Bethesda’s Tulip Hill, nestled into rolling hills above the C&O Canal and filled with its namesake tulip poplars, was at the top of Erich and Amanda Cabe’s list when they decided to move out of their four-story townhouse in DC’s Mount Pleasant neighborhood. “We wanted to spread out a bit, and we wanted a two-level house,” says Erich, a broker with Compass Real Estate. A circa-1957 rambler stood out to them for its ample (and flat) front and backyards—a plus for sons Max and Brooks, now five and seven. “But it needed some work. It was a typical ’50s house—very compartmentalized and chopped into tiny rooms.”
The couple turned to Anthony Wilder and the firm’s senior architect, Sean Mullin, for help transforming the dated home into a true modernist abode with airy spaces and light to invite its bucolic surroundings inside. It was clear from the beginning that the small rooms needed to be opened up, the roof vaulted for ceiling height and the windows enlarged. “We took cues from Mid-Century Modern architecture,” says Mullin, “but we didn’t change the footprint at all.” Similarly, they preserved existing window locations but made them larger.
As for determining the soul of the new design, Wilder instantly identified with Amanda, a stay-at-home mom who, like himself, grew up in California. “I’ve always been drawn to stucco,” she says of the material that’s more common amid the Golden State’s Spanish-influenced homes than on the Colonial-filled East Coast. Plus, Mullin adds, the state was home to mid-century master Joseph Eichler, whose residential architecture is distinguished by broad, sloping roofs like the one they opted for in the redesign.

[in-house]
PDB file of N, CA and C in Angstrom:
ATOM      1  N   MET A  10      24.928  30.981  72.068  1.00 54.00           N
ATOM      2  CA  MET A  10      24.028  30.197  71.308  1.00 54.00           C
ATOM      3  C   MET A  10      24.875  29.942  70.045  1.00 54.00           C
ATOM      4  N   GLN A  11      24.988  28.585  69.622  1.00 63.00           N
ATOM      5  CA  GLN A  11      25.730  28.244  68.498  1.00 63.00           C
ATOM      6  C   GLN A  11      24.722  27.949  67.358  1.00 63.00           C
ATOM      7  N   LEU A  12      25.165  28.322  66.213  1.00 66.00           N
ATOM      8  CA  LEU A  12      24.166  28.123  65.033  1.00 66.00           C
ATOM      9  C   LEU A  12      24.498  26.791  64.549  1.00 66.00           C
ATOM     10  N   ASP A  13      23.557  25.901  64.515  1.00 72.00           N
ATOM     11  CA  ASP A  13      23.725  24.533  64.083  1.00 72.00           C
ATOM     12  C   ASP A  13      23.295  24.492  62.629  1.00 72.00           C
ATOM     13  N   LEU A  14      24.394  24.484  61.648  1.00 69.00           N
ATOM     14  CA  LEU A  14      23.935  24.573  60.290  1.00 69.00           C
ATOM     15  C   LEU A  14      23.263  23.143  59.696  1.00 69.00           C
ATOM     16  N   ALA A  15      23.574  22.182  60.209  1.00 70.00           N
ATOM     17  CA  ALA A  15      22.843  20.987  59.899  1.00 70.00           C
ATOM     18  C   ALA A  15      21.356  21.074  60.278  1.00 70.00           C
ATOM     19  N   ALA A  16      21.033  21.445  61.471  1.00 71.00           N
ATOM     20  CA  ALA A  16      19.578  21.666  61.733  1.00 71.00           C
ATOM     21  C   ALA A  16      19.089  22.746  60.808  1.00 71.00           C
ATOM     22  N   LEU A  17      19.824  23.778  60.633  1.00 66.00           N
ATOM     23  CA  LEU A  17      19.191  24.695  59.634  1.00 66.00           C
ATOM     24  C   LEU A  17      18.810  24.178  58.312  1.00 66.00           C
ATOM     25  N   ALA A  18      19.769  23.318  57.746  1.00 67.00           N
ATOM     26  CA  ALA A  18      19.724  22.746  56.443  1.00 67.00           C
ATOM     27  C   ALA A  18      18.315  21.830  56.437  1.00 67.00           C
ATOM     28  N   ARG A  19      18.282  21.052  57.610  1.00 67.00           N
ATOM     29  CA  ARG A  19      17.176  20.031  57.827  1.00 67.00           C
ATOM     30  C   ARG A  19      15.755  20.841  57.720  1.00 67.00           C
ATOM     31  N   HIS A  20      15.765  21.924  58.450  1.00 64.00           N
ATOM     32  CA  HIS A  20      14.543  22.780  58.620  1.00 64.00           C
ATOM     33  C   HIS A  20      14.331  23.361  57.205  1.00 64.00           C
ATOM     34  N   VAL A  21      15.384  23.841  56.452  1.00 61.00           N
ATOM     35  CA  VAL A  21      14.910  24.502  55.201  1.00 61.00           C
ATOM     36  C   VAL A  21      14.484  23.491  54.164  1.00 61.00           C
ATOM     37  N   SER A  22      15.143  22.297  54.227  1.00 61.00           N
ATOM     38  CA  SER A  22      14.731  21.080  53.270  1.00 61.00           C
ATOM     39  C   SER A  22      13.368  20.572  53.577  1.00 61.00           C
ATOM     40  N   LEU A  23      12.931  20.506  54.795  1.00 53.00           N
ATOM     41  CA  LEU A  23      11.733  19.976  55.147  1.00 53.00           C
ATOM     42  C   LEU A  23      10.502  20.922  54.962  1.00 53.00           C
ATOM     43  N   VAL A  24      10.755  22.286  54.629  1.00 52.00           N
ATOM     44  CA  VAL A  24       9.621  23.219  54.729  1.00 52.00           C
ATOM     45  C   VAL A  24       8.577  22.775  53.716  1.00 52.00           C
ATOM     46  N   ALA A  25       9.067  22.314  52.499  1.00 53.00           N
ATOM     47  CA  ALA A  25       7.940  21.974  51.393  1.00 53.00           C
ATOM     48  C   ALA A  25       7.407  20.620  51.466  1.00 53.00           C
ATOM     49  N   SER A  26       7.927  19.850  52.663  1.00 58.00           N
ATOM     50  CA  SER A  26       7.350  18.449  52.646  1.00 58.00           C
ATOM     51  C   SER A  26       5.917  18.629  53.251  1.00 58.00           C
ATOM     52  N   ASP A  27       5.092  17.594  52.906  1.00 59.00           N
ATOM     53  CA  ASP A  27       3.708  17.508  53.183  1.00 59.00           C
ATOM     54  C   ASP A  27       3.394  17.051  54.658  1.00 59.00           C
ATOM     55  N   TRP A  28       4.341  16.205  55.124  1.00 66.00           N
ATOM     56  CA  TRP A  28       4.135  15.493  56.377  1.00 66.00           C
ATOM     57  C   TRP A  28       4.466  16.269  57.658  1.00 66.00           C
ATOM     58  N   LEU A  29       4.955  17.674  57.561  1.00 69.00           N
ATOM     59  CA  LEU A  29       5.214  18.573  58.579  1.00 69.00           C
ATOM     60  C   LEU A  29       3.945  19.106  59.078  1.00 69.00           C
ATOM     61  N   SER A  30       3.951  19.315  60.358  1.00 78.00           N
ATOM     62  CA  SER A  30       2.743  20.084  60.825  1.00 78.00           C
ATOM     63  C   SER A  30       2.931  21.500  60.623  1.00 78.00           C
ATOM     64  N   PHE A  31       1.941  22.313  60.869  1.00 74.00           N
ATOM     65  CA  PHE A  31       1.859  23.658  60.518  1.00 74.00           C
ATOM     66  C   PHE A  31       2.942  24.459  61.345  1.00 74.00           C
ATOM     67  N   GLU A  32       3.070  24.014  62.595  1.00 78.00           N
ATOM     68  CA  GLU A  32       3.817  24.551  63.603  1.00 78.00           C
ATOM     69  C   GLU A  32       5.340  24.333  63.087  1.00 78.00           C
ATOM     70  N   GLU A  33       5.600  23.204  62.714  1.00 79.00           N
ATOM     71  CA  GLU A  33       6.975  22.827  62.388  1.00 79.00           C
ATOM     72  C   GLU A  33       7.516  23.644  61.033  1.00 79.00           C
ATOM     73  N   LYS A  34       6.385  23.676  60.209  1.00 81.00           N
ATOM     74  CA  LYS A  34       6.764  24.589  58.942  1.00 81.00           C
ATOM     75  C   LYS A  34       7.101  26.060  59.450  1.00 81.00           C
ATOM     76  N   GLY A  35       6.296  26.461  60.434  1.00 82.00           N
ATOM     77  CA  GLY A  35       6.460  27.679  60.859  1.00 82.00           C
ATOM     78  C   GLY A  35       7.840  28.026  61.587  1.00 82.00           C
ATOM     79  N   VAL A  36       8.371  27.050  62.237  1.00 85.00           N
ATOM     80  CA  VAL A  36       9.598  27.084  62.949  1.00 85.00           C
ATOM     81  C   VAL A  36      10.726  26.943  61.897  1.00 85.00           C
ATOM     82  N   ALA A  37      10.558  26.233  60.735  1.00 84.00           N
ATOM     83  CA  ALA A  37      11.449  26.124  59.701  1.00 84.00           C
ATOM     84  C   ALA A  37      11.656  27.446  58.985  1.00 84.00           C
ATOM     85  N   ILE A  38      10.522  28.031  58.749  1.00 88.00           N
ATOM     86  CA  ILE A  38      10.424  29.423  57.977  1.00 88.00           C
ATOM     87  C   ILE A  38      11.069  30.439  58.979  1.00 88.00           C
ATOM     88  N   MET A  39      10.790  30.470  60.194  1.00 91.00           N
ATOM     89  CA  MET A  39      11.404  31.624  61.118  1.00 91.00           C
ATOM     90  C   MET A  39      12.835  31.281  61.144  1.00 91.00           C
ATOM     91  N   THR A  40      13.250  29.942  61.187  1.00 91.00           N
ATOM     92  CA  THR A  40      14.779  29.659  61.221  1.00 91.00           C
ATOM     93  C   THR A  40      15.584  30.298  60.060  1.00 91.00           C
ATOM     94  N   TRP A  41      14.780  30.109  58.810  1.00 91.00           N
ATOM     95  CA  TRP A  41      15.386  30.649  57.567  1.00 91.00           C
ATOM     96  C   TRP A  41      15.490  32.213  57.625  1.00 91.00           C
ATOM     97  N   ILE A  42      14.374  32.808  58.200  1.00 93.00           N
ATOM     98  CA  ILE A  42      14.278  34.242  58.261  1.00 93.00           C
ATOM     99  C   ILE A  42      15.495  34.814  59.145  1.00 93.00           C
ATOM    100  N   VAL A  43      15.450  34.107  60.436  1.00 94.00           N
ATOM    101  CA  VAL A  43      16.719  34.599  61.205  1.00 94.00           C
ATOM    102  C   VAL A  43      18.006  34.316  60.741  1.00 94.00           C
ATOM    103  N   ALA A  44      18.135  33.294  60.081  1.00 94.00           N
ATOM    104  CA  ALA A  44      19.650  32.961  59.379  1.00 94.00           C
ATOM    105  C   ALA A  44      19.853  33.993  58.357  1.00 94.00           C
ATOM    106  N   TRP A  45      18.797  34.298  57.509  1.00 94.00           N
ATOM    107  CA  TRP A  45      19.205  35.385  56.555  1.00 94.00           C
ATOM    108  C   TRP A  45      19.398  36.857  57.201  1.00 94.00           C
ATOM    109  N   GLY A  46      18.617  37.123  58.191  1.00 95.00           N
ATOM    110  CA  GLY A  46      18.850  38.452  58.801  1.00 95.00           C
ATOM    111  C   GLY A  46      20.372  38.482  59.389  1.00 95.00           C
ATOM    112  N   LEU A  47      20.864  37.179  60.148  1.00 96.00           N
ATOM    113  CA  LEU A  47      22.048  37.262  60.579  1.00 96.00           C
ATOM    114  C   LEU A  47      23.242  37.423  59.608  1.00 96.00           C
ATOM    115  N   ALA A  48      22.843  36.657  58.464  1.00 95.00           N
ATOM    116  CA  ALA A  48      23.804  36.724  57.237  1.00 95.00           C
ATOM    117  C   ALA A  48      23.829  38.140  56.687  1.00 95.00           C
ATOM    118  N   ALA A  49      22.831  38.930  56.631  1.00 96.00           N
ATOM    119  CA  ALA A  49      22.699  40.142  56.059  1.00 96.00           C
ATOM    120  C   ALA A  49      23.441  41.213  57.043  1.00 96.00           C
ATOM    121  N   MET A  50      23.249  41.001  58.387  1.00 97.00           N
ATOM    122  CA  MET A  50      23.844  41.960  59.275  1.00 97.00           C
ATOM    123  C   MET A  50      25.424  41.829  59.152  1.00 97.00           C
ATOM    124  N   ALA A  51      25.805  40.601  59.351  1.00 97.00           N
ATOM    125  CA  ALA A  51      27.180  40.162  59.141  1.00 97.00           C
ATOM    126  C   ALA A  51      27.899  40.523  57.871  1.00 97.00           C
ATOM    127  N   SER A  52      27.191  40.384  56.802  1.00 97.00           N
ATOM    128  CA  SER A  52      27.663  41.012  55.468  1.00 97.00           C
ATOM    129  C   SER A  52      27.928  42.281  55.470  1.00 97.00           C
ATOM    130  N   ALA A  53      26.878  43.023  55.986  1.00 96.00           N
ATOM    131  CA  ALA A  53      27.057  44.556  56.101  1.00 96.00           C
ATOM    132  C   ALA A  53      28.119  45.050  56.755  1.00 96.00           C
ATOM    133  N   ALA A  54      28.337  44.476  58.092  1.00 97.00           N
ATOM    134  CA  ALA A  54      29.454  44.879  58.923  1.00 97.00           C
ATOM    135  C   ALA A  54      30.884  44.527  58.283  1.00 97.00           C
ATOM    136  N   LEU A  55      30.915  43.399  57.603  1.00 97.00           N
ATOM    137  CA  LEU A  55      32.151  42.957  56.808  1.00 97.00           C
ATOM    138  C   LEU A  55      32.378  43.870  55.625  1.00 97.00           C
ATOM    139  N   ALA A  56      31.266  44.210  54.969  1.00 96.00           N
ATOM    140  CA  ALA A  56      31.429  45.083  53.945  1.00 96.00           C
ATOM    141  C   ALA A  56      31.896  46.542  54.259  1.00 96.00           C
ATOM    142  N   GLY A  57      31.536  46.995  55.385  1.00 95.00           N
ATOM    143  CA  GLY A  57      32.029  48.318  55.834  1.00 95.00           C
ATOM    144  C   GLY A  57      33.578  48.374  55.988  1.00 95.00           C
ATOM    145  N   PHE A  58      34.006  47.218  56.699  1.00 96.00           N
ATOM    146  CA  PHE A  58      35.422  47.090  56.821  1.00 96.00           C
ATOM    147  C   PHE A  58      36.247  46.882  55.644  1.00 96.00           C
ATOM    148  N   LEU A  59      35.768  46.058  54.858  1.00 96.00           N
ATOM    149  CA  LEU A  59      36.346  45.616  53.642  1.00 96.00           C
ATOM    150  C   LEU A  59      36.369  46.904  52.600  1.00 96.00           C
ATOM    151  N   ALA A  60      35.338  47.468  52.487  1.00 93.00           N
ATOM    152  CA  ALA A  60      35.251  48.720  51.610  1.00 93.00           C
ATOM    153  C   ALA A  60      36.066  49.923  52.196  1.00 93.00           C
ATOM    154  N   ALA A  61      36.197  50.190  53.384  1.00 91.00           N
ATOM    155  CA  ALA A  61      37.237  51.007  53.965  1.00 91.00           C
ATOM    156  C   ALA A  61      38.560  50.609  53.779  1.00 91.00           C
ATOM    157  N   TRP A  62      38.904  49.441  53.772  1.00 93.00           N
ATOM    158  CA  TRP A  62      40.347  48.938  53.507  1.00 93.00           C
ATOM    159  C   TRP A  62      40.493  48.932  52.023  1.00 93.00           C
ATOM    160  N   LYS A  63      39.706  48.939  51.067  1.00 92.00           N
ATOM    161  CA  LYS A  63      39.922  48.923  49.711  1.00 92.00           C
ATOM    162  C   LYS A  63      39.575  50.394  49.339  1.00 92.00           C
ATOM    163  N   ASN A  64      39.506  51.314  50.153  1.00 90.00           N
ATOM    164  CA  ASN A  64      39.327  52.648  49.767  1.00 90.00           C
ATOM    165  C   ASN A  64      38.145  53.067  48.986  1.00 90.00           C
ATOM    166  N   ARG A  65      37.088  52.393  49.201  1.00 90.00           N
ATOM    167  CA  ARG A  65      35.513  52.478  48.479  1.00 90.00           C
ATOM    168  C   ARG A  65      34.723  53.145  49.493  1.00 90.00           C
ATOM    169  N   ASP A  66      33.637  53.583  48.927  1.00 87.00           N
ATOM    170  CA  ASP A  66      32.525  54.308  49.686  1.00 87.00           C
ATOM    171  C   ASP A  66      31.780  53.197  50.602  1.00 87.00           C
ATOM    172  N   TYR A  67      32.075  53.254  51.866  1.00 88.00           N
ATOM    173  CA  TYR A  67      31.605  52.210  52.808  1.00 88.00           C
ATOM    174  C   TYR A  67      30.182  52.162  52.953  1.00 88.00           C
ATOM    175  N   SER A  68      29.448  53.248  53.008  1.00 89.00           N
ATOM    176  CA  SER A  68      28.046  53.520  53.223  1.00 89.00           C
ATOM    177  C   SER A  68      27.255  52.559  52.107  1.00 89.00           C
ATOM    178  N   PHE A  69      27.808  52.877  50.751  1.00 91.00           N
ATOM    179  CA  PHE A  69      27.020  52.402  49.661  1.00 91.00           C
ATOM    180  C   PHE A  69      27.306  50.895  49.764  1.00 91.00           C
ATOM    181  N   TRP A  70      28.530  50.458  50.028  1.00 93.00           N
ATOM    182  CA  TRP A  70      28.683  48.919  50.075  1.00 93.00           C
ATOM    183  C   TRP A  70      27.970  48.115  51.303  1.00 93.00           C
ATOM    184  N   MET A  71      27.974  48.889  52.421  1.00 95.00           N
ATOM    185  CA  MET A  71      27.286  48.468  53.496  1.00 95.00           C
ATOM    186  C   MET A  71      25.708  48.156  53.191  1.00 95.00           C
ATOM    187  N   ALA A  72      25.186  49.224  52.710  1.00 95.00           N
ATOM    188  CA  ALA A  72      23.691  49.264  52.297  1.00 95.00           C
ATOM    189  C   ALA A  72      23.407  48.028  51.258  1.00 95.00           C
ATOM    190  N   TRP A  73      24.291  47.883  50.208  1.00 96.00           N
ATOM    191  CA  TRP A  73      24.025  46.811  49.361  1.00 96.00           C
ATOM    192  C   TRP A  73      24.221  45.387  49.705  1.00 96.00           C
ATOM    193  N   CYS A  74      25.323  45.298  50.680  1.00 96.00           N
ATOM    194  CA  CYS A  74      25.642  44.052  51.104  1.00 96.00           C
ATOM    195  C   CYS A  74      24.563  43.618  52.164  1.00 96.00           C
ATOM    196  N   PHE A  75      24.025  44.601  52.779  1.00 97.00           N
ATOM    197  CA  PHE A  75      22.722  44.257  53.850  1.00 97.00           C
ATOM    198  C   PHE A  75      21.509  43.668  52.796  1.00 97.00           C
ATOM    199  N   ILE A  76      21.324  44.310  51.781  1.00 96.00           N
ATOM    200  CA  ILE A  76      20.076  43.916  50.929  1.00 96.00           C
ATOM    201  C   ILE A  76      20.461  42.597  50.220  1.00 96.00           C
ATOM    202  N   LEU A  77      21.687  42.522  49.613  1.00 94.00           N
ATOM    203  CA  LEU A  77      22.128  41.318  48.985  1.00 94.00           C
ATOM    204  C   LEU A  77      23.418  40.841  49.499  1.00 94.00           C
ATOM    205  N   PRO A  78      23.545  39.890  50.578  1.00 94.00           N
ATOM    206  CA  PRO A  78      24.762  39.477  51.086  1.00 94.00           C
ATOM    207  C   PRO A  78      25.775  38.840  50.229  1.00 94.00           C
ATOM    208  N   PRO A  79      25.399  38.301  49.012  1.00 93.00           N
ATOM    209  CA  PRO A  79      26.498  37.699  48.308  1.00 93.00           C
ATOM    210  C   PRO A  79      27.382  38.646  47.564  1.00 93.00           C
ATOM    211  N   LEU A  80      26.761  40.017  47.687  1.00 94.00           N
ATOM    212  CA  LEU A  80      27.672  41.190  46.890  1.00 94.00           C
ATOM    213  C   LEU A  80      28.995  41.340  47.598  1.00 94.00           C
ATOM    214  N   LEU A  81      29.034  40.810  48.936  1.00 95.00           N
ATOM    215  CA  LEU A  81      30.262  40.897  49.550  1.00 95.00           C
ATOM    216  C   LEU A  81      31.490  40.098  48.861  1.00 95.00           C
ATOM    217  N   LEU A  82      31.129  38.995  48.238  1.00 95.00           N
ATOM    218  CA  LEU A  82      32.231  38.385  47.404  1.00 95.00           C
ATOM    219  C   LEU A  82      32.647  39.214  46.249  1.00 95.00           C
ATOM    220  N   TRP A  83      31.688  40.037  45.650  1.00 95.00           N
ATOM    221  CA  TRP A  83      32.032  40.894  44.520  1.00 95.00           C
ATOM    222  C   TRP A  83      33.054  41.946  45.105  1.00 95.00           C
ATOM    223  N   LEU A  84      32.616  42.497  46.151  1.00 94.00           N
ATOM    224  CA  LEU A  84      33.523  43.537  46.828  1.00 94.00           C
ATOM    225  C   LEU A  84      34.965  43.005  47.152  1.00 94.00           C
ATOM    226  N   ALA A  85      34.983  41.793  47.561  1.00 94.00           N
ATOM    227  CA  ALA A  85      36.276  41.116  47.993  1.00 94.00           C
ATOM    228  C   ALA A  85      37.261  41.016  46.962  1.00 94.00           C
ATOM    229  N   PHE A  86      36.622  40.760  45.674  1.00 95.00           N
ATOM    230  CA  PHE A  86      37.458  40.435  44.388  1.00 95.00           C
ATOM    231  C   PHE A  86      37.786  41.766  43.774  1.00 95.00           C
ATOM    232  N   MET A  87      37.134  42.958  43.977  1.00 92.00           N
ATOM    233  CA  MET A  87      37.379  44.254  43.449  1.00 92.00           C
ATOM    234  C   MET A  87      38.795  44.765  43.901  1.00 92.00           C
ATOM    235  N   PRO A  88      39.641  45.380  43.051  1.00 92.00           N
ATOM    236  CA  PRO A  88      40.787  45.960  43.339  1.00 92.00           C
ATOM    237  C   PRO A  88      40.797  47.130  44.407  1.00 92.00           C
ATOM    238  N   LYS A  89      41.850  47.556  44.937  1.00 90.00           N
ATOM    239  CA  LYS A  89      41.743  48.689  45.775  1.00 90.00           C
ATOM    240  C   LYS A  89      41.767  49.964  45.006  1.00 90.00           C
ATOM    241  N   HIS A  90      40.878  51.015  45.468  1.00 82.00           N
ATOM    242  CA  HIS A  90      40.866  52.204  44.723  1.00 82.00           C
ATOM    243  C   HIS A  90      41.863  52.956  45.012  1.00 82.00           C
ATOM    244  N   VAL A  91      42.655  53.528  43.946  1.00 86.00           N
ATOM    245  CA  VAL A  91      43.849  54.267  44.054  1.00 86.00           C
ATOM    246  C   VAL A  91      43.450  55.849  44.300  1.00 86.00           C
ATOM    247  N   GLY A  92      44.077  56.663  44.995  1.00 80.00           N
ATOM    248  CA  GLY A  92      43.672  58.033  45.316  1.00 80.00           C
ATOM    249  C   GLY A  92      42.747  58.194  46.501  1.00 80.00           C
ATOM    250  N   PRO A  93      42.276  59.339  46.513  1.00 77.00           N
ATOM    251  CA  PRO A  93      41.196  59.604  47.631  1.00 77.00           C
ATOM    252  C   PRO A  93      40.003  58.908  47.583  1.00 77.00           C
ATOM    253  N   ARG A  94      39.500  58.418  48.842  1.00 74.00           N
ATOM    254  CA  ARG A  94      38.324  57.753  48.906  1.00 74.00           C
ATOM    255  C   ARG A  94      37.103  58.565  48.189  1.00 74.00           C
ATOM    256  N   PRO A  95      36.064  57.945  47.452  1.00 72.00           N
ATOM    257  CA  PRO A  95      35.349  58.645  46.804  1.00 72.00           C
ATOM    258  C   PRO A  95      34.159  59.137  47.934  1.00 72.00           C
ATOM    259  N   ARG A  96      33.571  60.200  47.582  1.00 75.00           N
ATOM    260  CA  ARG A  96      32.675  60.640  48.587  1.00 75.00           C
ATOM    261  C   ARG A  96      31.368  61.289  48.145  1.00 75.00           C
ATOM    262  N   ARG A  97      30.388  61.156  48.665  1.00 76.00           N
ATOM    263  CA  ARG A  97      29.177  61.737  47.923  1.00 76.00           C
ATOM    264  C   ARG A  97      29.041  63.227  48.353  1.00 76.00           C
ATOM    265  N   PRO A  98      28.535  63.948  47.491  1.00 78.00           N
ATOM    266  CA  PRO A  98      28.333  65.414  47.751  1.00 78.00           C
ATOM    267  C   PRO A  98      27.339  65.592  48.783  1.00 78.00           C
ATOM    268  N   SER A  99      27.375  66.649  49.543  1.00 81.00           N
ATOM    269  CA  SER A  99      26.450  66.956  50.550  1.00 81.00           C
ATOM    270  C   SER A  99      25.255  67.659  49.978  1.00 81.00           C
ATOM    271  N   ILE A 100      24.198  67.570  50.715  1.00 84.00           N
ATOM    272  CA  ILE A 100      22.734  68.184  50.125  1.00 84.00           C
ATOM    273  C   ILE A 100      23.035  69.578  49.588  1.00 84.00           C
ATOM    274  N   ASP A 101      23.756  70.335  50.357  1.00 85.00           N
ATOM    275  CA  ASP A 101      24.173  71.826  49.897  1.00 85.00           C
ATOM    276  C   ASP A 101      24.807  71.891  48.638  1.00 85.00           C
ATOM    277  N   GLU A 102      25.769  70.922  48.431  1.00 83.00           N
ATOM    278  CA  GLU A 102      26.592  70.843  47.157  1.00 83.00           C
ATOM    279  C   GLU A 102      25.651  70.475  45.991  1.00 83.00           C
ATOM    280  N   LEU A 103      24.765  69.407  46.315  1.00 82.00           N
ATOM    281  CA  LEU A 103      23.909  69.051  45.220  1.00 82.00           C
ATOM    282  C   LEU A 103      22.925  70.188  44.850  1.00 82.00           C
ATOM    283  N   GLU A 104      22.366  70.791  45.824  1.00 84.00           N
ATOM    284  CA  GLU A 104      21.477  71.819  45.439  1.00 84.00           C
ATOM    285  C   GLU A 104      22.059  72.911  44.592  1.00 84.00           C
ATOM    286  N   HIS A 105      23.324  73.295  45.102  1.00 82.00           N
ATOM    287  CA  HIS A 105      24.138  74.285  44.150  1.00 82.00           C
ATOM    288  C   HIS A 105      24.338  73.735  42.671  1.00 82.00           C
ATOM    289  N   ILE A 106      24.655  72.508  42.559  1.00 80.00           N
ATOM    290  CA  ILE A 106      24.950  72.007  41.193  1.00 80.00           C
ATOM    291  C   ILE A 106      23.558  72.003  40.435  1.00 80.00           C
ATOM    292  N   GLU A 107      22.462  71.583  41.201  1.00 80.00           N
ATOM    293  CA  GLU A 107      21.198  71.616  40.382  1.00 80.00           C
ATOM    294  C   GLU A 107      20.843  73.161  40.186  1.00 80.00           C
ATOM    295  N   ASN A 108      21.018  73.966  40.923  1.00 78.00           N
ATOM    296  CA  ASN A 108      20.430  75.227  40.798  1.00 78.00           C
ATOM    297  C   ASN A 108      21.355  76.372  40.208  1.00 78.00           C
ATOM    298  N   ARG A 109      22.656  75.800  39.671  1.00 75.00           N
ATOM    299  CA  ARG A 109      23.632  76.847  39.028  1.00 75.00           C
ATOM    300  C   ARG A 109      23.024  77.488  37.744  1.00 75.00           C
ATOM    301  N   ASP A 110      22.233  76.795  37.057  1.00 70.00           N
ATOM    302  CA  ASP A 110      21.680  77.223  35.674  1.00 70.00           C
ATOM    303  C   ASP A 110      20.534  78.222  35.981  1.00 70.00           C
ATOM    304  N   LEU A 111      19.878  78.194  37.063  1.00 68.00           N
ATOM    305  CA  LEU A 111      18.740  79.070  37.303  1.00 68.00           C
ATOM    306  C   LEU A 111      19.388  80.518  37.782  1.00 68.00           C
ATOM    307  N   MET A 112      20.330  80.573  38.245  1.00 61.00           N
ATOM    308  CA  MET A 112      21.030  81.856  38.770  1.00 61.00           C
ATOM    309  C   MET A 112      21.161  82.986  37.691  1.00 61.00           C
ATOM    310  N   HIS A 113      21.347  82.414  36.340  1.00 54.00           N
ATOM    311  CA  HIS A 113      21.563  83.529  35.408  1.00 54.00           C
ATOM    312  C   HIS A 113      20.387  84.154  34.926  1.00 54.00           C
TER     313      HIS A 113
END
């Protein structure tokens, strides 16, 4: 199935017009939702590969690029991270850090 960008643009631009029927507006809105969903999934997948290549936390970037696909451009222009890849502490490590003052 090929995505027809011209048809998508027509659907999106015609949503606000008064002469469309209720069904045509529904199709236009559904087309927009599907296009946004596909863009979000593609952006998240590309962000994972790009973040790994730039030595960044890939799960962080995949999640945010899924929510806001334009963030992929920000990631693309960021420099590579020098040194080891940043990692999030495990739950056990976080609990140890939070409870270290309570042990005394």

Erich, the son of ski instructors, grew up on the slopes in Pennsylvania. His father is Austrian and his mother is from Vermont, so mountain life was in the family DNA. If it were possible to combine California cool with alpine comfort, the team sought to achieve it here, Wilder says. The new roof, as it turned out, closely resembles that of an Austrian ski chalet—though that wasn’t by design: Wilder originally chose it because it felt like the protective wings of a large bird. “We had a visceral feeling about the organic-ness of it,” he says, though it quickly became apparent that it bore the same lines as a classic chalet.